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What Are the Best Tips for Growing Sorrel?

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  • Written By: Eugene P.
  • Edited By: Angela B.
  • Last Modified Date: 28 September 2018
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Sorrel is a resilient herb that comes in a number of varieties. It generally is easy to grow in a garden or container, although there are some tips that can help to ensure the plant is healthy and grows as long as possible. As a leafy green, sorrel enjoys full sun but also is able to grow in partial shade and actually prefers to grow in an environment with a small amount of mottled shade for a very short period of time during the day. The soil in which the herb is planted should be well drained to compensate for the frequent watering that will help to promote strong growth. More than some other herbs, fertile soil that is high in nutrients and nitrogen can help the plant grow vigorously and consistently throughout the season, especially if the base of the plants and roots are dressed with compost or fertilizer midway through the season.

This herb prefers full sun while it is growing, but it does not like sun that is too strong or weather that is too hot. In northern climates, full sun is perfectly fine, but some shade during the course of the day is beneficial in areas with strong sun, dry weather and hot temperatures. Something to note about sorrel is that excessive heat and overly strong sun might cause the plant to bolt and produce seeds prematurely, or it might cause the leaves to take on a slightly bitter taste.

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The soil in which sorrel is planted should be well drained. This is because the herb likes to be kept very moist and will grow well if it is watered very frequently so its leaves have an abundance of moisture from which to draw. One thing to watch, however, is the level of nutrients in the soil, because water can wash away some of the beneficial minerals in certain situations.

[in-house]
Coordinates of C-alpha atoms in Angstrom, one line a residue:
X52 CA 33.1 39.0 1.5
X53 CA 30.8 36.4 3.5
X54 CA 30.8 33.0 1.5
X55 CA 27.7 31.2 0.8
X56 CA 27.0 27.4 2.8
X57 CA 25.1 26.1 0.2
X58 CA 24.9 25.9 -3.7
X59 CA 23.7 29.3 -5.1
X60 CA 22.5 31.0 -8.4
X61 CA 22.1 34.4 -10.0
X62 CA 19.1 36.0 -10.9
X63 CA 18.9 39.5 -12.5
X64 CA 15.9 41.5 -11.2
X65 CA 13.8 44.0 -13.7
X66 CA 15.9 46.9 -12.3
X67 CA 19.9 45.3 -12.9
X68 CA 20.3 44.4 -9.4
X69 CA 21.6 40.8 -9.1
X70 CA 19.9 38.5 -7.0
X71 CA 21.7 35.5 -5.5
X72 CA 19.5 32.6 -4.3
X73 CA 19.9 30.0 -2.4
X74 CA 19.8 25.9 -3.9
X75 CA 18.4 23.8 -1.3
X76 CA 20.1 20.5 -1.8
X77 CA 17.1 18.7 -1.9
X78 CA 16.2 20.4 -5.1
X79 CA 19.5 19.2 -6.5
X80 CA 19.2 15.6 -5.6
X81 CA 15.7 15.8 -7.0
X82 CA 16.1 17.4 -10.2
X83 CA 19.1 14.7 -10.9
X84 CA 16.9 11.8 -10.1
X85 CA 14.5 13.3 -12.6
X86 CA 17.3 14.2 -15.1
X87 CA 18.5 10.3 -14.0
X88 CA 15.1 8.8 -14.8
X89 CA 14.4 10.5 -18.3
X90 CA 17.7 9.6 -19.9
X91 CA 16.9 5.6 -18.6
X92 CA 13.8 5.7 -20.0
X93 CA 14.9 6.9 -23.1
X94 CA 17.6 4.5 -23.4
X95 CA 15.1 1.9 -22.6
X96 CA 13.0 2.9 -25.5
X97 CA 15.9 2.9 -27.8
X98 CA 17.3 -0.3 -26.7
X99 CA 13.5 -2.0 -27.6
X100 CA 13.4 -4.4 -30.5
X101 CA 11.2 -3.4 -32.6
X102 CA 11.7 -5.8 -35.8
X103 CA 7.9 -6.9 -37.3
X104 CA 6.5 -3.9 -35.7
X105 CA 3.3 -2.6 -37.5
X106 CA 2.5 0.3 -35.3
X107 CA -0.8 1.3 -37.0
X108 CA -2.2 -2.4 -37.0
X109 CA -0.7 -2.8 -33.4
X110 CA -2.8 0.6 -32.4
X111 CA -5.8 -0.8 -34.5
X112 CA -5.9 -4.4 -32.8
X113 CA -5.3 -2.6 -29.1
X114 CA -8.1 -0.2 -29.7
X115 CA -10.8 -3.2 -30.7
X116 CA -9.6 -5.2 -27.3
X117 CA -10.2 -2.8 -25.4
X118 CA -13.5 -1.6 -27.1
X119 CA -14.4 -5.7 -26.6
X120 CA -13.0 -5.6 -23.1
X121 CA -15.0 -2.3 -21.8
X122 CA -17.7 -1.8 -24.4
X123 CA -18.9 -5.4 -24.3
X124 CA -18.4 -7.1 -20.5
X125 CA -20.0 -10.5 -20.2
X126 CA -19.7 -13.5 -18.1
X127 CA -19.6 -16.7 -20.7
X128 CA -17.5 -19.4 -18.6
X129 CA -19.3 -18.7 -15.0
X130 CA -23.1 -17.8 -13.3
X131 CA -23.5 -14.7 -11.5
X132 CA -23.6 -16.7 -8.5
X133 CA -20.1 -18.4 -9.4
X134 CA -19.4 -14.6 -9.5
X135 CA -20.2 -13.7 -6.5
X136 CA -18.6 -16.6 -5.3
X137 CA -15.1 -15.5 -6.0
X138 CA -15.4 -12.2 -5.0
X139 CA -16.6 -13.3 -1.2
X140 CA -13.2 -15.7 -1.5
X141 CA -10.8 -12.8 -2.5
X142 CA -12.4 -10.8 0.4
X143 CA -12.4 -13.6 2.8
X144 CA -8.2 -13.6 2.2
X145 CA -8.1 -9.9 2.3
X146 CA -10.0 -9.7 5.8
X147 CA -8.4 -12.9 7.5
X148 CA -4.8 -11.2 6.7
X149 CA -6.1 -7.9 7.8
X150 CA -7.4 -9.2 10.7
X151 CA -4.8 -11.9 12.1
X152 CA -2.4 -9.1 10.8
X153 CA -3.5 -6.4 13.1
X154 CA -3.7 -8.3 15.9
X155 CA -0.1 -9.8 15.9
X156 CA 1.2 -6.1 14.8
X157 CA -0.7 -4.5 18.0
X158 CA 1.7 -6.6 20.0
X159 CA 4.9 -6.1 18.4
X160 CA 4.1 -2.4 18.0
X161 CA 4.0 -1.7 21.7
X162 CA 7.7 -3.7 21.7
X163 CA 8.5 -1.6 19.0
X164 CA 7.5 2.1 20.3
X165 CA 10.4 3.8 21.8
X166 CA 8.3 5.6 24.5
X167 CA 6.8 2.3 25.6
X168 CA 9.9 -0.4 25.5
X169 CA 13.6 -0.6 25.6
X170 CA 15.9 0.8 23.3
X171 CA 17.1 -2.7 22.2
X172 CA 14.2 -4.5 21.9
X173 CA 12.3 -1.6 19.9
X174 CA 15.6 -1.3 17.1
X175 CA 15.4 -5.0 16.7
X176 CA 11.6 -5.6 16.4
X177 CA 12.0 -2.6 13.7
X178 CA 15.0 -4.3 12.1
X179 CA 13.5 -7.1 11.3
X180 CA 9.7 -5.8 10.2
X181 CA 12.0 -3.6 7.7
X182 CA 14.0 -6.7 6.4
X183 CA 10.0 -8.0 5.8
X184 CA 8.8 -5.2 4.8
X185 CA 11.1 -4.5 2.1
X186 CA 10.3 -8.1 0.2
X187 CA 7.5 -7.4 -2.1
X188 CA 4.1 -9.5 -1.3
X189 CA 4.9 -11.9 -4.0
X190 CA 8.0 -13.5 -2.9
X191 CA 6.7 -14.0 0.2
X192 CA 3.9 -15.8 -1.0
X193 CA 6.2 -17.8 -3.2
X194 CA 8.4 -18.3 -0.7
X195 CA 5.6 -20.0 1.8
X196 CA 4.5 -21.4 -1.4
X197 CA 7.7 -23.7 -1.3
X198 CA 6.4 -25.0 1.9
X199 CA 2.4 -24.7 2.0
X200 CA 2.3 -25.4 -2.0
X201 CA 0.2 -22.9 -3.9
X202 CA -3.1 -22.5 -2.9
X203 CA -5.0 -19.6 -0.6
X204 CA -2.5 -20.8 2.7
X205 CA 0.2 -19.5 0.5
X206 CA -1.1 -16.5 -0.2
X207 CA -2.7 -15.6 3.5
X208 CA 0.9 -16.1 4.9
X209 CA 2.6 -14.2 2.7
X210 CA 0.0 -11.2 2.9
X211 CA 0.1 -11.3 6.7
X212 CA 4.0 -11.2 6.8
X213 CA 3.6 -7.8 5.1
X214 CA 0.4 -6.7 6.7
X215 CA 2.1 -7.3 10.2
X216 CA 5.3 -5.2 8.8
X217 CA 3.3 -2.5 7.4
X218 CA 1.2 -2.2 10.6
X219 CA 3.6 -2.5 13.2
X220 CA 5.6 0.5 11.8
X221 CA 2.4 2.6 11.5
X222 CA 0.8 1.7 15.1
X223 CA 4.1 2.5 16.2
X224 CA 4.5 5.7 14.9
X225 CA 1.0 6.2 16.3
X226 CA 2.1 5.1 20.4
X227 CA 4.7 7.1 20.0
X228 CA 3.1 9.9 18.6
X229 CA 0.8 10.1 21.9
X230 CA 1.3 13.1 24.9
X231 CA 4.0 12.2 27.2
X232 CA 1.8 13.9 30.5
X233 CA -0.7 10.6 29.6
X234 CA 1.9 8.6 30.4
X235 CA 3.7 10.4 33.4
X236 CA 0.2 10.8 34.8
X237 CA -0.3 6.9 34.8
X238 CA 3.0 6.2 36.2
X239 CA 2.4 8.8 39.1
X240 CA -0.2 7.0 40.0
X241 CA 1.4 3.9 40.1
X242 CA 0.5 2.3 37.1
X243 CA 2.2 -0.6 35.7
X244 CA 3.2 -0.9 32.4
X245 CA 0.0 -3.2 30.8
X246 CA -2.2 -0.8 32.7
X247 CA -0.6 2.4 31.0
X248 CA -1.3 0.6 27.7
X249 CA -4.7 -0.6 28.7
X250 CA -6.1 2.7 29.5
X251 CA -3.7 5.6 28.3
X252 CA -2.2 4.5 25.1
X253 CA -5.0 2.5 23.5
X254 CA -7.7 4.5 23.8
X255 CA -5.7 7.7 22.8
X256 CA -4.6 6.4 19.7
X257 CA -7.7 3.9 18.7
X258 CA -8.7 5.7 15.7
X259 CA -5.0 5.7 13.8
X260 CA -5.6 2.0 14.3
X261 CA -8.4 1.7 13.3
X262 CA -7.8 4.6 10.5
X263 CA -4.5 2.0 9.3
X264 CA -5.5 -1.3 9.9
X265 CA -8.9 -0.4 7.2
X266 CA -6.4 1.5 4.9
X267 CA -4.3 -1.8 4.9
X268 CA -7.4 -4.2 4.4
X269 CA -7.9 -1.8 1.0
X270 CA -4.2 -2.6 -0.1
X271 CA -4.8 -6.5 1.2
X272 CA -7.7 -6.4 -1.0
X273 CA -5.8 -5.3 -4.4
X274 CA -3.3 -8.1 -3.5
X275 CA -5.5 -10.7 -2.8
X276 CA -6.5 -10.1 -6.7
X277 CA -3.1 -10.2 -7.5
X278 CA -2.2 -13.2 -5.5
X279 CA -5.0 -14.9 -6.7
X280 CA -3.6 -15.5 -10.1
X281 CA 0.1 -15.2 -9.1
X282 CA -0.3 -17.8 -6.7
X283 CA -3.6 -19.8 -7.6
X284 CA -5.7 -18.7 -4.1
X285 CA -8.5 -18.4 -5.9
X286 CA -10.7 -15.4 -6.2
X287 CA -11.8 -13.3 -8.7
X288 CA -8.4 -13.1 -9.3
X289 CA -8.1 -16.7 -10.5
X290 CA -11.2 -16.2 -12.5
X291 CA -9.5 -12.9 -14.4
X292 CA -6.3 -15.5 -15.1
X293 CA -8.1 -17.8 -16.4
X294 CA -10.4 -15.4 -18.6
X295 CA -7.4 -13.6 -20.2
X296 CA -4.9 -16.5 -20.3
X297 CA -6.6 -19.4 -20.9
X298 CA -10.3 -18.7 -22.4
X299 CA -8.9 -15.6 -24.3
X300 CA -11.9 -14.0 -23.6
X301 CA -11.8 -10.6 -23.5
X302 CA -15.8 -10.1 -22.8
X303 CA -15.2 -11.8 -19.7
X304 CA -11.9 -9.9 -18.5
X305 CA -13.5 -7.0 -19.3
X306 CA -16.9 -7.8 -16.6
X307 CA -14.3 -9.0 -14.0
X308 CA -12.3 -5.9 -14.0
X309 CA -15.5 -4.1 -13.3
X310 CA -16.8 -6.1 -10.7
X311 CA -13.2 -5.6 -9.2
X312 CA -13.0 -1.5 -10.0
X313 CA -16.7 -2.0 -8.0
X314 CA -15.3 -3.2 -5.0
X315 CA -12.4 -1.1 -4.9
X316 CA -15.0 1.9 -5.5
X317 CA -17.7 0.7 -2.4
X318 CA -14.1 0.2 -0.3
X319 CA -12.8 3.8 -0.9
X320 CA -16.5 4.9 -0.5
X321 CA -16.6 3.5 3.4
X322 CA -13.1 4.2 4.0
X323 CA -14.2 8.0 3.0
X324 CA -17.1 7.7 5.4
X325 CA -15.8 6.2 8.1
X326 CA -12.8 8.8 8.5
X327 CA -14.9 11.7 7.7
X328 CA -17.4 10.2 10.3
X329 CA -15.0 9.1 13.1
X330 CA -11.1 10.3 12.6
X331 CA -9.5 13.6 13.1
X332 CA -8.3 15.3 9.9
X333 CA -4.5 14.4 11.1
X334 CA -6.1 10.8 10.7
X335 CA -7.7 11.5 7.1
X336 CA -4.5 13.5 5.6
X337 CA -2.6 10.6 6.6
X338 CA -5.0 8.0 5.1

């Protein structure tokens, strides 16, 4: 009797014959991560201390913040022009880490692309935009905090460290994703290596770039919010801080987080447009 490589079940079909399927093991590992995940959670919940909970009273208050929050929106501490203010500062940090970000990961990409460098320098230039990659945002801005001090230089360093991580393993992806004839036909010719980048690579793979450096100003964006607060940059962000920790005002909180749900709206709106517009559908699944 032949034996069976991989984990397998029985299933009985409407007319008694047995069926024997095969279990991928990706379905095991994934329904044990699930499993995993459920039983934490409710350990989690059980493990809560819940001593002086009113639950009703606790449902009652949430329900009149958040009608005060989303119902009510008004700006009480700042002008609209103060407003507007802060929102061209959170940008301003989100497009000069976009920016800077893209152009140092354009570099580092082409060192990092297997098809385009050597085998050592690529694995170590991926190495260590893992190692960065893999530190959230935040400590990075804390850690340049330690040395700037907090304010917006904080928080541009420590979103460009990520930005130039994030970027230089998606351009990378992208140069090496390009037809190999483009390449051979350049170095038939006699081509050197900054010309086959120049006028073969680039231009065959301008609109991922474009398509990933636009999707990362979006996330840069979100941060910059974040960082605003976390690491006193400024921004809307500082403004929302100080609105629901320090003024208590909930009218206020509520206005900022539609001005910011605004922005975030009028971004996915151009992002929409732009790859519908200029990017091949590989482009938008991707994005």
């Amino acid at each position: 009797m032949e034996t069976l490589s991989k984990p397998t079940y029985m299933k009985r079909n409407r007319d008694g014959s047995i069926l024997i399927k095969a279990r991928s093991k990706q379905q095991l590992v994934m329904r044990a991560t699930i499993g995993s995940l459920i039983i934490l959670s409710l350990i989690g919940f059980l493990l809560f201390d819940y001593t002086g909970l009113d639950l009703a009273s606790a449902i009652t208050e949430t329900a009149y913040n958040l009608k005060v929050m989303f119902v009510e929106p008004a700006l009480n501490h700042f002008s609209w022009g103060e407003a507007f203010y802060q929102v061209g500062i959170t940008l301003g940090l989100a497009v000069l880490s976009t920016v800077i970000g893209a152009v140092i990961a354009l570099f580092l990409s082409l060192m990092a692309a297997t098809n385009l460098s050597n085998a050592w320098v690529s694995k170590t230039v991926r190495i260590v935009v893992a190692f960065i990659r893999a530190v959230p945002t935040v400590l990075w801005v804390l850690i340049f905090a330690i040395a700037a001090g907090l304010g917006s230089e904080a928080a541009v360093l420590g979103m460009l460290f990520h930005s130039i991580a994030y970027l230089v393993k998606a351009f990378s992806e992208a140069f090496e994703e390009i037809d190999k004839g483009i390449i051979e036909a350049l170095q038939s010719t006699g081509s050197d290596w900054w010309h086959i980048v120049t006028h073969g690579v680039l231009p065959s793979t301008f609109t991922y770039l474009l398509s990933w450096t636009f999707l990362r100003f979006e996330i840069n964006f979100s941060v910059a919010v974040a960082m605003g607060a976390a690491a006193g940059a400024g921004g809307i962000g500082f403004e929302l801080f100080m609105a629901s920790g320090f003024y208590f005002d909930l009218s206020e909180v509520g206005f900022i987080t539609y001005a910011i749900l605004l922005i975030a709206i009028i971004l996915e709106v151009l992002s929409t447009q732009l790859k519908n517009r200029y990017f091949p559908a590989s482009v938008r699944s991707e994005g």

If the soil is kept very rich by incorporating compost or fertilizer, then the plant will tend to grow better. Fertilizers should contain a slightly higher concentration of nitrogen to encourage the growth of the leaves. Should the fertilizer have too much phosphorous, as can be the case with a flower fertilizer, the leaves might not grow as vigorously. Dressing or re-fertilizing the soil midway through the growing season also can help.

As sorrel is growing, leaves can be harvested from a healthy plant throughout the season and be replaced fairly quickly. One thing to watch out for is a long, thin stem growing up from the plant's center, which is where the flower and seeds will develop. Unless the flowers or seeds are desired, this should be cut down when detected so the sorrel will concentrate its energy on growing leaves and will not produce seeds and flowers.

In patches of sorrel in a garden, it also is important to watch how the plants are growing. In addition to aggressively self-sowing, the herb also might send out runners to start new plants. If this is not kept in check, then the plants can quickly spread and overtake an entire area.

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